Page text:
Excerpts from published reviews of the opera

“Coccioli succeeding even in surprising us, thanks particularly to a skilful exploitation of electronic techniques. …Themes a little ambitious certainly, in the confines of a lyrical work, but which Coccioli seizes the essence of, with a certain poetry and beautiful suggestive moments.”
Nicola Gandolfi, Opera International, June 1998

“If there is one strength in particular that Magma can claim, it is the (one might almost say ‘Berianesque’) capacity of the composer to establish his own style, whatever the historical and ‘geographic’ diversity of the sonic means at his disposal. And a highly theatrical characteristic of this style derives from the dramatic skills of the score, which never allows the tension to lapse.”
Enrico Girardi, L’Opera, May 1998

“It is a music rich with its own strong, communicative immediacy, combined with a search seemingly for the roots of an original, primordial vocabulary. It refers to diverse experiences and languages, bearing in mind perhaps above all the lessons of Berio, but in an autonomous fashion, with a play of interactions where the tension never dips (for instance, in the highly effective ending)”
Paolo Petazzi, L’Unita’, 23 March 1998

“Last Friday, with astonishing simultaneity, two in different ways memorable premieres: at Genoa Venus and Adonis, by Hans Werner Henze, and at Lugo di Romagna by contrast the first opera of a ‘de luxe’ debutant, Lamberto Coccioli, pupil of Luciano Berio and Azio Corghi… An archetypal trajectory, oneiric, perhaps a nightmare that Coccioli, thanks also to Sebastian Schloessingk’s edged and aphoristic text, reads with wide open eyes, so multiplying vertiginously the languages and ‘materials’ of the performance: song, speech, acoustic sound, artificial sound, film, stage design, all rigorously deprived of their centre, their functionality. But loosened into each other by the most limpid and organised discipline of metamorphosis.”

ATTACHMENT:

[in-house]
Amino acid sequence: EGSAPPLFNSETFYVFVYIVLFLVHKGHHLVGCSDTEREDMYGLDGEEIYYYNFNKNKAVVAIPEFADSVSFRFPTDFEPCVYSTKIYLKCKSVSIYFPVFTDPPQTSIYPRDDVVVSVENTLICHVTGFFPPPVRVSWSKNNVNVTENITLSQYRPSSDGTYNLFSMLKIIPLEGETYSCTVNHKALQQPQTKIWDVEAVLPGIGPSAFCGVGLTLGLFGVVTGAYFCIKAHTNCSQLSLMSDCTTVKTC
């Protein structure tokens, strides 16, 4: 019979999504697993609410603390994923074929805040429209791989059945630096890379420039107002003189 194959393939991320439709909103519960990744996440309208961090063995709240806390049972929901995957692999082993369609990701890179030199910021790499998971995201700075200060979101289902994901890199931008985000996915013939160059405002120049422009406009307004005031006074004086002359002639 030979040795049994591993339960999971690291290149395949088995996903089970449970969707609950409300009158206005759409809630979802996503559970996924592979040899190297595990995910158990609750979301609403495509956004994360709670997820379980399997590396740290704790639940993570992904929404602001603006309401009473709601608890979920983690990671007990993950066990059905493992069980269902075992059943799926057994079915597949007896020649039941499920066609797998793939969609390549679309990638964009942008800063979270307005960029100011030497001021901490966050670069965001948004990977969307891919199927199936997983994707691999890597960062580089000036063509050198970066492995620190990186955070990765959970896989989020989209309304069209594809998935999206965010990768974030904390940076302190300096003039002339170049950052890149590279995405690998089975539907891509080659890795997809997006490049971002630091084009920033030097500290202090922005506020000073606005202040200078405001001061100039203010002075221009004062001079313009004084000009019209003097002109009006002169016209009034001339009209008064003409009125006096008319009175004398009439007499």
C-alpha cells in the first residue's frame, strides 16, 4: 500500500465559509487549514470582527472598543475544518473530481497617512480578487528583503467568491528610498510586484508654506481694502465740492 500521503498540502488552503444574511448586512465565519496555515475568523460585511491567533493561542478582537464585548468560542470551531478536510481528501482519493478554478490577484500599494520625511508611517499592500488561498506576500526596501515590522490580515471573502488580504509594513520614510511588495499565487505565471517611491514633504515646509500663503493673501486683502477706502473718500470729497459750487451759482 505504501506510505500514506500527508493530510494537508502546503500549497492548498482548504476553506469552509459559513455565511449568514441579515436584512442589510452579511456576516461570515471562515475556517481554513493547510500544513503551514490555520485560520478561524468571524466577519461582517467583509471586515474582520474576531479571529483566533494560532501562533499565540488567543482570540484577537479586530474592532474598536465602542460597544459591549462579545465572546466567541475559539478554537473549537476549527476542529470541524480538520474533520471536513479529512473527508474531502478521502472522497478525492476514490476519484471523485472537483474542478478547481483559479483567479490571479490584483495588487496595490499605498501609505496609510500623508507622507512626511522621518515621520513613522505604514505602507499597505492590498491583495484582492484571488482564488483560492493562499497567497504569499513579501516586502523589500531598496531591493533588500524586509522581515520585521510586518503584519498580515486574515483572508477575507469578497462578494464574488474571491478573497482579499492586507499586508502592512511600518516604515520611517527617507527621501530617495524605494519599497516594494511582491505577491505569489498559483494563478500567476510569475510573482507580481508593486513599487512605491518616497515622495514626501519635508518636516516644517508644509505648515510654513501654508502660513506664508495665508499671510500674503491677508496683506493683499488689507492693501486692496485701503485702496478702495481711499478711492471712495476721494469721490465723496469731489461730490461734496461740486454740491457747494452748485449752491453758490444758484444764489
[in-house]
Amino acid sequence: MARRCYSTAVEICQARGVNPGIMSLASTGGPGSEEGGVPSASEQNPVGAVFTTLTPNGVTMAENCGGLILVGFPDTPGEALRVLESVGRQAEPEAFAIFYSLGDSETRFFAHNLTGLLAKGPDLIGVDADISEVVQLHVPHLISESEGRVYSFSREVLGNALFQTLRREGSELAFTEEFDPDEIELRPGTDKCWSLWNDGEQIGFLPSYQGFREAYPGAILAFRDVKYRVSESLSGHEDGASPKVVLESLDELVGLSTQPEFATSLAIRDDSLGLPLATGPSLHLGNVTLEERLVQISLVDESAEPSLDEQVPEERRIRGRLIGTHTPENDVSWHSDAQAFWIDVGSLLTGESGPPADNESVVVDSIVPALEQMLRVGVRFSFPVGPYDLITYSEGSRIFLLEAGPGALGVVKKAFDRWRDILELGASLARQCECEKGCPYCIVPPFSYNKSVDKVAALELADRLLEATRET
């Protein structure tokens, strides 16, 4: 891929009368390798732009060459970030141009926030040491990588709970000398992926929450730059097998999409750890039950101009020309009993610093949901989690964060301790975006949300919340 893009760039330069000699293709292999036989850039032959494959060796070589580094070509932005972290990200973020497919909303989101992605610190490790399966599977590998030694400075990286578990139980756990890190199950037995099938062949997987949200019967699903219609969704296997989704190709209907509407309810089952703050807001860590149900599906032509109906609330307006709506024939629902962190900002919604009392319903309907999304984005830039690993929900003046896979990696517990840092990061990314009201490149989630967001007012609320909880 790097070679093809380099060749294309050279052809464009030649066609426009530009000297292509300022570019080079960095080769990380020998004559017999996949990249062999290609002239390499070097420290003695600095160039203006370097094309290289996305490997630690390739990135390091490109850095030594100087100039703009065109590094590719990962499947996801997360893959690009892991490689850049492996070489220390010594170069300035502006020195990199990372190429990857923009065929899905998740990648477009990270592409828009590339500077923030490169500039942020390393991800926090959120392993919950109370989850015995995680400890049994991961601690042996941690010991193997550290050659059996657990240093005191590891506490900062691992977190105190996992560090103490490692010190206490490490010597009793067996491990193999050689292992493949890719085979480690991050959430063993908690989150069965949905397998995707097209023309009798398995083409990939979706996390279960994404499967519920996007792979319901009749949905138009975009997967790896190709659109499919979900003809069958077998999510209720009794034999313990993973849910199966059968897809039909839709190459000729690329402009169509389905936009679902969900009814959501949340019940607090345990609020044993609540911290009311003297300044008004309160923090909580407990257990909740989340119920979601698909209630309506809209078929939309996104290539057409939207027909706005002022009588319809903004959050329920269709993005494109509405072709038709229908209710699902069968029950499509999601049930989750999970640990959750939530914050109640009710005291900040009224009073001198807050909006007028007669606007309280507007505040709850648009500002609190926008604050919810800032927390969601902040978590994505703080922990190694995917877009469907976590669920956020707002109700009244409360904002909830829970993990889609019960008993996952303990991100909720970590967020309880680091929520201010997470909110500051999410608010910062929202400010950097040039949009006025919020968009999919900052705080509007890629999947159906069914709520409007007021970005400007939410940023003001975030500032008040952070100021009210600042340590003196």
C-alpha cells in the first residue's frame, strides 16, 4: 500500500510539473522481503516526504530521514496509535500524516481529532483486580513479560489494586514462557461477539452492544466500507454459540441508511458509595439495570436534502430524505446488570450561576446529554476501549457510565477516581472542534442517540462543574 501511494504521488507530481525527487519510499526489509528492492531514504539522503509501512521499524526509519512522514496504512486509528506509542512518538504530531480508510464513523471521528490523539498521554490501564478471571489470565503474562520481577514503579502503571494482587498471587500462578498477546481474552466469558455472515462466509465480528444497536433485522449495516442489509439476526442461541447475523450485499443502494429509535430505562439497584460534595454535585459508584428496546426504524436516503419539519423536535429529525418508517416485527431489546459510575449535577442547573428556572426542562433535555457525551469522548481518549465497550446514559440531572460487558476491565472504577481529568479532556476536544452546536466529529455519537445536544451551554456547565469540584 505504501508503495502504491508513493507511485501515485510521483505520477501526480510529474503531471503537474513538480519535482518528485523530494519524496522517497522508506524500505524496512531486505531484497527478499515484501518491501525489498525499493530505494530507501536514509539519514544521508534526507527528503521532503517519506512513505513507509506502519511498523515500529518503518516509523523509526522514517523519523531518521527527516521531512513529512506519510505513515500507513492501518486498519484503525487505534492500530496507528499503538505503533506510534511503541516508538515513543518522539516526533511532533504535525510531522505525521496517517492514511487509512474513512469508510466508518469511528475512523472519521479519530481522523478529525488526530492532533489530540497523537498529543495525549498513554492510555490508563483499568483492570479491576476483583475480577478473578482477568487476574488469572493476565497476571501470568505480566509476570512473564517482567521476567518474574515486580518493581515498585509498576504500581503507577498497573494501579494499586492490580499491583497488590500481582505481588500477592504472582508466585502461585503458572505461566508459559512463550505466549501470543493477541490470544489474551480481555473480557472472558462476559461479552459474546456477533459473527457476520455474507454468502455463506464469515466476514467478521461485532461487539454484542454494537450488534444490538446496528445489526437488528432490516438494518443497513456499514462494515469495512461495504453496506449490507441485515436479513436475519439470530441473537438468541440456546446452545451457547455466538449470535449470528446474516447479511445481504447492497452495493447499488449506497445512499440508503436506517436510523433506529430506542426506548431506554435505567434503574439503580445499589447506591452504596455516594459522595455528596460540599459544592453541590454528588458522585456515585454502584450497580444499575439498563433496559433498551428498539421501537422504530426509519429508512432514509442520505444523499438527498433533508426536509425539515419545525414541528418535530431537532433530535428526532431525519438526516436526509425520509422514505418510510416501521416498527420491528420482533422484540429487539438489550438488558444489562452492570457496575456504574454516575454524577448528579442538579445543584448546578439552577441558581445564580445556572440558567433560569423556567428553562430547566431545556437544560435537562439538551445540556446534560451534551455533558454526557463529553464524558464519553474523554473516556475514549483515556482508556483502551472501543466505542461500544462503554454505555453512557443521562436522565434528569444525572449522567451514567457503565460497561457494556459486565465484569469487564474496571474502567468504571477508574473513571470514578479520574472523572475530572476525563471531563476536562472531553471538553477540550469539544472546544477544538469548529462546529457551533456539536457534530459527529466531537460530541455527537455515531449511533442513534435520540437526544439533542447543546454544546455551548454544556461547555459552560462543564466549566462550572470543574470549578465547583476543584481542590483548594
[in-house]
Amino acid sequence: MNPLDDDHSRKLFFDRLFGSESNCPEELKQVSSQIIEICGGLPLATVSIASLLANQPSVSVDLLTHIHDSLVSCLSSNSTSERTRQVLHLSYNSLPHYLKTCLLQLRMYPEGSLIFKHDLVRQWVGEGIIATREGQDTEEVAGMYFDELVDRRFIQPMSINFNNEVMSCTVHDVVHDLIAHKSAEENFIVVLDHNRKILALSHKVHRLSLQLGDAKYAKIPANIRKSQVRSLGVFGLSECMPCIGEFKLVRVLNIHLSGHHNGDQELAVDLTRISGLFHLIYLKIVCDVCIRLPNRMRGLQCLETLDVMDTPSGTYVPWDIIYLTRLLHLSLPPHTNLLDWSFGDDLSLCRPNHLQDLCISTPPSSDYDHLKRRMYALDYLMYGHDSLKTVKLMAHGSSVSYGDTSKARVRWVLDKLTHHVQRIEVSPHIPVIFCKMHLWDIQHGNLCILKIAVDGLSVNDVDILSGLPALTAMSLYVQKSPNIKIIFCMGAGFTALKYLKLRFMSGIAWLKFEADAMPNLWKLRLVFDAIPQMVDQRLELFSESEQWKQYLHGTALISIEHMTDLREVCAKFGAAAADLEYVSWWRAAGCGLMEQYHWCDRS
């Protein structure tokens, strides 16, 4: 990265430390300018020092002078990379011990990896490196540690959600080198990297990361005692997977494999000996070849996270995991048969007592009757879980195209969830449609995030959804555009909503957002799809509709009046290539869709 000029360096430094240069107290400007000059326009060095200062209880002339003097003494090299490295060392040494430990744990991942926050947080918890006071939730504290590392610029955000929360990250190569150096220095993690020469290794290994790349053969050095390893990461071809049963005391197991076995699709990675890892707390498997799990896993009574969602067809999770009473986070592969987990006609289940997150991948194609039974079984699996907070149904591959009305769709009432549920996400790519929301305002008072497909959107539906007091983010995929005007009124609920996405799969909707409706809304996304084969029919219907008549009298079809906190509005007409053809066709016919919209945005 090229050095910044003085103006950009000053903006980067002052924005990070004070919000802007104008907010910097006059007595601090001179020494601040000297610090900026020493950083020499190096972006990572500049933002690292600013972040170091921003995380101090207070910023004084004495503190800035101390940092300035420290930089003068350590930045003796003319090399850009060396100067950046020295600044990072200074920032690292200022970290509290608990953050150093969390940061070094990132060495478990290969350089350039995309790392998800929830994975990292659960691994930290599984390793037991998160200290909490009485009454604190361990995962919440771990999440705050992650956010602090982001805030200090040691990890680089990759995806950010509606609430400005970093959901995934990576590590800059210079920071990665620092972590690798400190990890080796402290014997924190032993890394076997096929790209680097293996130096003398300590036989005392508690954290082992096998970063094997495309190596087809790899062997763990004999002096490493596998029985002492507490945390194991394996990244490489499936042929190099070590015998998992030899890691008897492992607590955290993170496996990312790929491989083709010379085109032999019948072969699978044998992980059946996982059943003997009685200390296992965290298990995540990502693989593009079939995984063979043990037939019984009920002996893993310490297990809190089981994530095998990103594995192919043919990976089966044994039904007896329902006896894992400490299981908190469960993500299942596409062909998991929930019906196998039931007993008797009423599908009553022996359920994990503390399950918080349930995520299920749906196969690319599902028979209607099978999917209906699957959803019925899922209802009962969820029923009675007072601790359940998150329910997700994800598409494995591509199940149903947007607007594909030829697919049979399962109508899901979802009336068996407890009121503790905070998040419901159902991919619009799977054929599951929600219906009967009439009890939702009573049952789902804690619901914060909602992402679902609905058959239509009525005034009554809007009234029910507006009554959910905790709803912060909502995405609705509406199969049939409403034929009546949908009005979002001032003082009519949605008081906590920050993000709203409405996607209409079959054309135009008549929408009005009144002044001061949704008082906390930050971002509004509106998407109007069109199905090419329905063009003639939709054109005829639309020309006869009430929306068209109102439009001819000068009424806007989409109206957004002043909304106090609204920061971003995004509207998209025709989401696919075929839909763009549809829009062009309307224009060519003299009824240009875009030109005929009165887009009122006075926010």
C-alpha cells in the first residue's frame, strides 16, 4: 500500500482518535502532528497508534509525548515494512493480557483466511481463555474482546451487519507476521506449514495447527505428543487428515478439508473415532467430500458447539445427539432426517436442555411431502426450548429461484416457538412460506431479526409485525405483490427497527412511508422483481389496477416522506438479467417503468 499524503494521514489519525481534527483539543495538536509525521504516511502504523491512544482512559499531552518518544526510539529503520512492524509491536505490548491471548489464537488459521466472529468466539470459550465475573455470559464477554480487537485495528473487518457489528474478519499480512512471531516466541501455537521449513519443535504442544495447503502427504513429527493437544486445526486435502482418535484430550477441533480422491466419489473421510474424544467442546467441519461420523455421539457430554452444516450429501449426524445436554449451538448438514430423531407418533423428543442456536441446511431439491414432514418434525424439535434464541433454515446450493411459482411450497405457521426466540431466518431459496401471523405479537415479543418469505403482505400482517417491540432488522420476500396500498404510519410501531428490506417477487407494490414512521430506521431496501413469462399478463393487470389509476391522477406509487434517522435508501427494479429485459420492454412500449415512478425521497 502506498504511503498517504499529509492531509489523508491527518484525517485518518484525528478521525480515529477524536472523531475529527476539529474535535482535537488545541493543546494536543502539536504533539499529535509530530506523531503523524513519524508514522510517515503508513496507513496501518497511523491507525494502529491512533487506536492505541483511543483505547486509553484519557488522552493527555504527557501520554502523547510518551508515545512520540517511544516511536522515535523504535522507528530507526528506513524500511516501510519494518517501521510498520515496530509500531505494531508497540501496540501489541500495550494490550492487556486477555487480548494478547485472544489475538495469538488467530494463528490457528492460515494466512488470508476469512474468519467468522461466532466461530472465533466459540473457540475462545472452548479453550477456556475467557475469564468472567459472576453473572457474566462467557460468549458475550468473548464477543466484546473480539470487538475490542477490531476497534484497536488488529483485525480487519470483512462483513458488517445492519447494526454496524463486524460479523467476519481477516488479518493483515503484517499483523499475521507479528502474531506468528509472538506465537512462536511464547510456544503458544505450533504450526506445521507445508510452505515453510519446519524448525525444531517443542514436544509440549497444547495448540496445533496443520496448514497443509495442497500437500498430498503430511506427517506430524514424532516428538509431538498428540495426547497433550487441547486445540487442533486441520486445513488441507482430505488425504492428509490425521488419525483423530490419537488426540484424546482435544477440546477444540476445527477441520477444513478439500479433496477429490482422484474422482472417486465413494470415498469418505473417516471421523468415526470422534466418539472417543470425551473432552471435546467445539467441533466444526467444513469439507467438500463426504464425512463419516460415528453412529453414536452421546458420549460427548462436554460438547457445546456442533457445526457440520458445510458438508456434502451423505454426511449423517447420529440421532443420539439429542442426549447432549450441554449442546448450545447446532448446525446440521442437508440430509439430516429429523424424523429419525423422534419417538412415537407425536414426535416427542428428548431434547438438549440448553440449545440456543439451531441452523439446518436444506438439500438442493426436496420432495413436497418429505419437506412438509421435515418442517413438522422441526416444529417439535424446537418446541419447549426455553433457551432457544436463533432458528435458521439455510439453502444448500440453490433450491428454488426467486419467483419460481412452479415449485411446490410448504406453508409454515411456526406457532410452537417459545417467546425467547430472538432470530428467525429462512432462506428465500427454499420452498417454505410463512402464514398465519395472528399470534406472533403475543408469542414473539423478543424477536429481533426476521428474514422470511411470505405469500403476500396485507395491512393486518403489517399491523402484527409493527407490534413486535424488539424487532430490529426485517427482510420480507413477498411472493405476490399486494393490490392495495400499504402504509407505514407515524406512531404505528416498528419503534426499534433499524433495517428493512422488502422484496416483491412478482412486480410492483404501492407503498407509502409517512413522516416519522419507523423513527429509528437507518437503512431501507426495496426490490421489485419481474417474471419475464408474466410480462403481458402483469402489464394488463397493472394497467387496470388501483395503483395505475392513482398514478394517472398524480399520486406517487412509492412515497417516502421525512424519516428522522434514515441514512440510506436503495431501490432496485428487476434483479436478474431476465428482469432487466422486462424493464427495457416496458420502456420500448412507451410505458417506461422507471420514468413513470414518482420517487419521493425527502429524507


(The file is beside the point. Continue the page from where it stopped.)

Guido Barbieri, Il Gazzettino di Venezia

“Magma, or The See-Through Wilderness, a new opera by the young composer Lamberto Coccioli, presents a music of such lambent sensuality and richly dramatic colour that it cannot but convince even those weaned on an exclusive diet of bel canto…
But it is Coccioli’s music, from the shimmering soundscape of the Introduzione to the pounding heartbeat of the Finale, that insists that this work find a place in the international repertoire, redefining ‘Italian opera’.”
Adrian Dannatt, The Independent, 27 March 1998

Translated from Italian and French by Sebastian Schloessingk